Having worked with many dementia patients in the past, and having had experience working in a secure unit specializing with aggressive and violent dementia patients, I naturally began to look deeper into the causes of this distressing illness.
Often at the hospital where I worked we saw the same scenarios – a person who once had a respectable work and family life ending up living some of their days when needed in a padded cell, because of the danger they presented to themselves and others.
On many occasions I was shocked to see both elderly men and ladies possess a strength that required at least four adults to restrain them, in order to keep themselves and others safe.
The behaviour I have witnessed over the years has at times been shockingly aggressive and I have asked myself:
What on earth takes over these once fully functioning, aware human beings?
What possesses these people to act in such ways?
I have wondered if there is more at play here than we currently acknowledge.
Science has shown us that everything is energy so could it be possible that when we choose to not to be aware and fully present with ourselves, that we are allowing another form of energy to run us? The phrases, “What’s got into you?” and “They are not themselves,” come to mind as examples of everyday language that perhaps portray this reality of another energy running us.
As I write now statistics are not good. The Global Voice of dementia states: “As of 2013, there were an estimated 44.4 million people with dementia worldwide. This number will increase to an estimated 75.6 million in 2030, and 135.5 million in 2050. Much of the increase will be in developing countries.”
This is pretty terrifying and causes an unbelievably immense strain on our health care systems.
There is talk of this cure and that cure and every day we are told something different about the causes of dementia, from the kitchen frying pan to genetics.
Personally I feel there is more to it than this:
we need to look at how we are living every day and how this impacts our physical and mental function.
It seems to me that every unloving choice, if not dealt with, will eventually stack up against us. In fact every time we eat something our bodies do not truly want, use a stimulant, or say yes when we mean no, all these choices add up. There are literally hundreds and hundreds of ways we can numb ourselves to not feel the pain of the way we are living, a way that is not true for us, whether it is creating drama or drinking alcohol, or checking out in front of a TV or computer screen.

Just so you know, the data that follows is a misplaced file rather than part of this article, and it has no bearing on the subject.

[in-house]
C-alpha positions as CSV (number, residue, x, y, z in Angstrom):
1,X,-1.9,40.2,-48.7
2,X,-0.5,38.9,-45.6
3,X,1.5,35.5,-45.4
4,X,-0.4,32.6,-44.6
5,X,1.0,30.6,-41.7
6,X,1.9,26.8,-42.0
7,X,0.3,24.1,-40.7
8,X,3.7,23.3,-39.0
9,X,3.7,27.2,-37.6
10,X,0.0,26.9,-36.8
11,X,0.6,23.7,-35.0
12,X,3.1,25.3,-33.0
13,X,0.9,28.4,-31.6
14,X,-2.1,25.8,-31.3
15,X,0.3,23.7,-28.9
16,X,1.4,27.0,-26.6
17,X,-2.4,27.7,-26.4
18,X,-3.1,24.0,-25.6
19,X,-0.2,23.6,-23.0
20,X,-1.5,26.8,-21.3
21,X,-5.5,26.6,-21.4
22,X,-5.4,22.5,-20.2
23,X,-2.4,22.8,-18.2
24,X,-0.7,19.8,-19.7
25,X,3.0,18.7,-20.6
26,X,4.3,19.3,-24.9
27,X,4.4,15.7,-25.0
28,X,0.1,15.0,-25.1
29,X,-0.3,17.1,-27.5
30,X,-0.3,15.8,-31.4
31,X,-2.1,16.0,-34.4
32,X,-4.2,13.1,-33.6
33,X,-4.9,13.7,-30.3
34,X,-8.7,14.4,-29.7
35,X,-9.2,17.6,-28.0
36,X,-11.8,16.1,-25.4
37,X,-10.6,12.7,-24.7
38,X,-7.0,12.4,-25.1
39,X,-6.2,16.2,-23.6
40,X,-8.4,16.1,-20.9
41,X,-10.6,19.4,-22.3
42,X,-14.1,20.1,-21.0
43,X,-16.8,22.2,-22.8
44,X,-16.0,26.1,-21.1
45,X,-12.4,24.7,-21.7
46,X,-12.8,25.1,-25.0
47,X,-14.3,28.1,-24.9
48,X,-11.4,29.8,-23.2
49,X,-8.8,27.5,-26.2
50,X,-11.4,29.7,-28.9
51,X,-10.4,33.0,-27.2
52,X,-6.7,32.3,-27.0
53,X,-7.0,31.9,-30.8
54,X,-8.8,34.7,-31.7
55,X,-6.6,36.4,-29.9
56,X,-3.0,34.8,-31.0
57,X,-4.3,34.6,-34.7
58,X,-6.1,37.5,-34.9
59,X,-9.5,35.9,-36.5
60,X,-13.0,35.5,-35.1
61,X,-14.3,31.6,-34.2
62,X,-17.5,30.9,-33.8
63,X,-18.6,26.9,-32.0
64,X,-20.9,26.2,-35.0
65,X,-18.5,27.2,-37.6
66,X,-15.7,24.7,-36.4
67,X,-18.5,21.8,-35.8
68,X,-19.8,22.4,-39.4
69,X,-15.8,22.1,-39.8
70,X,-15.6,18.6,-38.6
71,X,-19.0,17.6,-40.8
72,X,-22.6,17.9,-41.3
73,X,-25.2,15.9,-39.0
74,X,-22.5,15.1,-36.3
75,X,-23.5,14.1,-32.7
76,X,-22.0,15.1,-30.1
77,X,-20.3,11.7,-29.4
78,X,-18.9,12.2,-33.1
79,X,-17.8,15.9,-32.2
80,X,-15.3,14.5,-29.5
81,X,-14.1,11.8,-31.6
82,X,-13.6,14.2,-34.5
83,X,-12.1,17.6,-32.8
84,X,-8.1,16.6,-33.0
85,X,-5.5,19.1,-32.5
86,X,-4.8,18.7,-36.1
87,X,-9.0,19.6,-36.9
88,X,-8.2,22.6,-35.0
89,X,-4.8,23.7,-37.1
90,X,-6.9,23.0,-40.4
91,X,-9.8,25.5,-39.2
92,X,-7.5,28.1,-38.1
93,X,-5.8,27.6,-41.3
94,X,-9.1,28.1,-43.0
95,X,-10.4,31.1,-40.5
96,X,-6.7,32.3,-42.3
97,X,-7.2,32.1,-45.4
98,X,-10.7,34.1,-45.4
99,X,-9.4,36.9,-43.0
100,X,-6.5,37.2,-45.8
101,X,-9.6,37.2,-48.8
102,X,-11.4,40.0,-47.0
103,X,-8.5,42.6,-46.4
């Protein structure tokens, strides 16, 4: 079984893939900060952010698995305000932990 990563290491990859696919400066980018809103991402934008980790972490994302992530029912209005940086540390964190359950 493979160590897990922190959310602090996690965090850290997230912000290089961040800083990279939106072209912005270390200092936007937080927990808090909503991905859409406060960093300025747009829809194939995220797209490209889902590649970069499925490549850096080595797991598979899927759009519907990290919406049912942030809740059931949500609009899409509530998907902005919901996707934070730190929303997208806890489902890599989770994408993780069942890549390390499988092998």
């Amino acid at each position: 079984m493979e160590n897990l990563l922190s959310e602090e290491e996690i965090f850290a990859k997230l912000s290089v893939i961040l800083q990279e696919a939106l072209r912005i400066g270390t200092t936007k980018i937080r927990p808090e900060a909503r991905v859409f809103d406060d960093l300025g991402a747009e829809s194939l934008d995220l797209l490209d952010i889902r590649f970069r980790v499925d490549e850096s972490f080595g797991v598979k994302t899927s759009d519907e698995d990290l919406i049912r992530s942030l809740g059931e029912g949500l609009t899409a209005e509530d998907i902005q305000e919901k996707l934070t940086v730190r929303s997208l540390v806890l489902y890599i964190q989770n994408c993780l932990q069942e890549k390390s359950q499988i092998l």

These behaviors in their many, many different forms all send messages to the body saying, “I do not want to be here.” In fact every time we “lose” ourselves in something or to something, we are actually saying no to life.
The body registers everything that happens and repetition of any behavior along with avoidance of what is true starts to erode our cognitive function.
Could it be that our choice to be unaware of what is truly going on in our own lives and bodies builds up until it impacts our mental capacity?
Could it be that, for some of us, we have become so far removed from our real truth that we are now lost in a reality that is not true?
As my awareness of this illness grows, I know I have a responsibility for myself, my family and society to stay present and connected with myself and those around me, and to deal with my issues as and when they come up. For me this means embracing life and not giving up on myself when things feel tough and stressful, it means looking at the devices and distractions I use to cover up and numb out what is really going on, and lovingly – without criticism – bring honesty to the real reason for the need behind distraction.
It is also important to lovingly assess where we are at in terms of unhealthy habitual behaviour. If we are unable to live without substances such as alcohol, caffeine and sugar, are we saying that it is ok to check out of or abuse our bodies?
At this time in history as dementia gets more and more prevalent, the future for this disease looks very bleak and overwhelming. We all need to take responsibility and look at how we are living, we need to get very personal and honest and ask, “ What do I not want to feel? What habits and behaviors do I repeatedly use that get further ingrained and take me away from the reality of what I truly see?”
Years of avoiding oneself and not listening to what we truly need eventually take their toll on both the mind and body.
By staying lovingly present with ourselves and dealing with our stuff as it comes up, we are able to see life as it is, even if at first this is uncomfortable.
When we choose to override our own feelings and use methods of numbing, we are encouraging a reality that is not true.
Although the behavior of the dementia patients I have worked with over the years can be very distressing, I have a strong knowing that their very essence can not be tainted. They are still love on the inside no matter how they present to the outside world.
If we want to see the dementia rates go down, then a whole new level of responsibility needs to be adopted, both our personal responsibility for ourselves, and our collective responsibility for society as a whole.
1) Checking out – are we sowing the seeds of our own dementia?